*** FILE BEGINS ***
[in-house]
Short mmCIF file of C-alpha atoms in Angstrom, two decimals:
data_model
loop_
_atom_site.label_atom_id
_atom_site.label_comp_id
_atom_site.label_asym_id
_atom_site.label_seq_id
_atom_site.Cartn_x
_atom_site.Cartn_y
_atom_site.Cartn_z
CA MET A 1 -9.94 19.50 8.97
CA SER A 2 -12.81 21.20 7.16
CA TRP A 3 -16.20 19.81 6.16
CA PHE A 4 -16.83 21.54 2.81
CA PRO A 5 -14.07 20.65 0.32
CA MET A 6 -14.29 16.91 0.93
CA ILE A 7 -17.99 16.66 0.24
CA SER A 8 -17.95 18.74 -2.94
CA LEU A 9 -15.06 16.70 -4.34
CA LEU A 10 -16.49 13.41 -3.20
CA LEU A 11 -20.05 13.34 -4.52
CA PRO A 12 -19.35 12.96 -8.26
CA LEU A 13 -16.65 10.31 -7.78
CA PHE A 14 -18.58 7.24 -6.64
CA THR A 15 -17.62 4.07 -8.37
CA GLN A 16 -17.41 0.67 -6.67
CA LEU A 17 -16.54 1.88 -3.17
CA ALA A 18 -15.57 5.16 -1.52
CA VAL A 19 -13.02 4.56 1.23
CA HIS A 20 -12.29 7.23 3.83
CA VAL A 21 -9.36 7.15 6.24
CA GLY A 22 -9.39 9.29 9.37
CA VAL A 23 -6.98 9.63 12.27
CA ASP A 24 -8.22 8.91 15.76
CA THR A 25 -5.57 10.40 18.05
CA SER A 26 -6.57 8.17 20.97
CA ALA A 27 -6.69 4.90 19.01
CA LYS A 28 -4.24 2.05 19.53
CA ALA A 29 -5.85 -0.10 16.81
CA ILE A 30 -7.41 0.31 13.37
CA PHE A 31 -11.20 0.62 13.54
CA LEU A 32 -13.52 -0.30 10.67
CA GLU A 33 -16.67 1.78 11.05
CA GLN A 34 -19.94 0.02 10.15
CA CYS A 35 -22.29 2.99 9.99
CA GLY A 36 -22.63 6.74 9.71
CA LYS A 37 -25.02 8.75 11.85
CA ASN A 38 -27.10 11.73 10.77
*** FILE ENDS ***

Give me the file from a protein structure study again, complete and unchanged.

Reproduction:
[in-house]
Short mmCIF file of C-alpha atoms in Angstrom, two decimals:
data_model
loop_
_atom_site.label_atom_id
_atom_site.label_comp_id
_atom_site.label_asym_id
_atom_site.label_seq_id
_atom_site.Cartn_x
_atom_site.Cartn_y
_atom_site.Cartn_z
CA MET A 1 -9.94 19.50 8.97
CA SER A 2 -12.81 21.20 7.16
CA TRP A 3 -16.20 19.81 6.16
CA PHE A 4 -16.83 21.54 2.81
CA PRO A 5 -14.07 20.65 0.32
CA MET A 6 -14.29 16.91 0.93
CA ILE A 7 -17.99 16.66 0.24
CA SER A 8 -17.95 18.74 -2.94
CA LEU A 9 -15.06 16.70 -4.34
CA LEU A 10 -16.49 13.41 -3.20
CA LEU A 11 -20.05 13.34 -4.52
CA PRO A 12 -19.35 12.96 -8.26
CA LEU A 13 -16.65 10.31 -7.78
CA PHE A 14 -18.58 7.24 -6.64
CA THR A 15 -17.62 4.07 -8.37
CA GLN A 16 -17.41 0.67 -6.67
CA LEU A 17 -16.54 1.88 -3.17
CA ALA A 18 -15.57 5.16 -1.52
CA VAL A 19 -13.02 4.56 1.23
CA HIS A 20 -12.29 7.23 3.83
CA VAL A 21 -9.36 7.15 6.24
CA GLY A 22 -9.39 9.29 9.37
CA VAL A 23 -6.98 9.63 12.27
CA ASP A 24 -8.22 8.91 15.76
CA THR A 25 -5.57 10.40 18.05
CA SER A 26 -6.57 8.17 20.97
CA ALA A 27 -6.69 4.90 19.01
CA LYS A 28 -4.24 2.05 19.53
CA ALA A 29 -5.85 -0.10 16.81
CA ILE A 30 -7.41 0.31 13.37
CA PHE A 31 -11.20 0.62 13.54
CA LEU A 32 -13.52 -0.30 10.67
CA GLU A 33 -16.67 1.78 11.05
CA GLN A 34 -19.94 0.02 10.15
CA CYS A 35 -22.29 2.99 9.99
CA GLY A 36 -22.63 6.74 9.71
CA LYS A 37 -25.02 8.75 11.85
CA ASN A 38 -27.10 11.73 10.77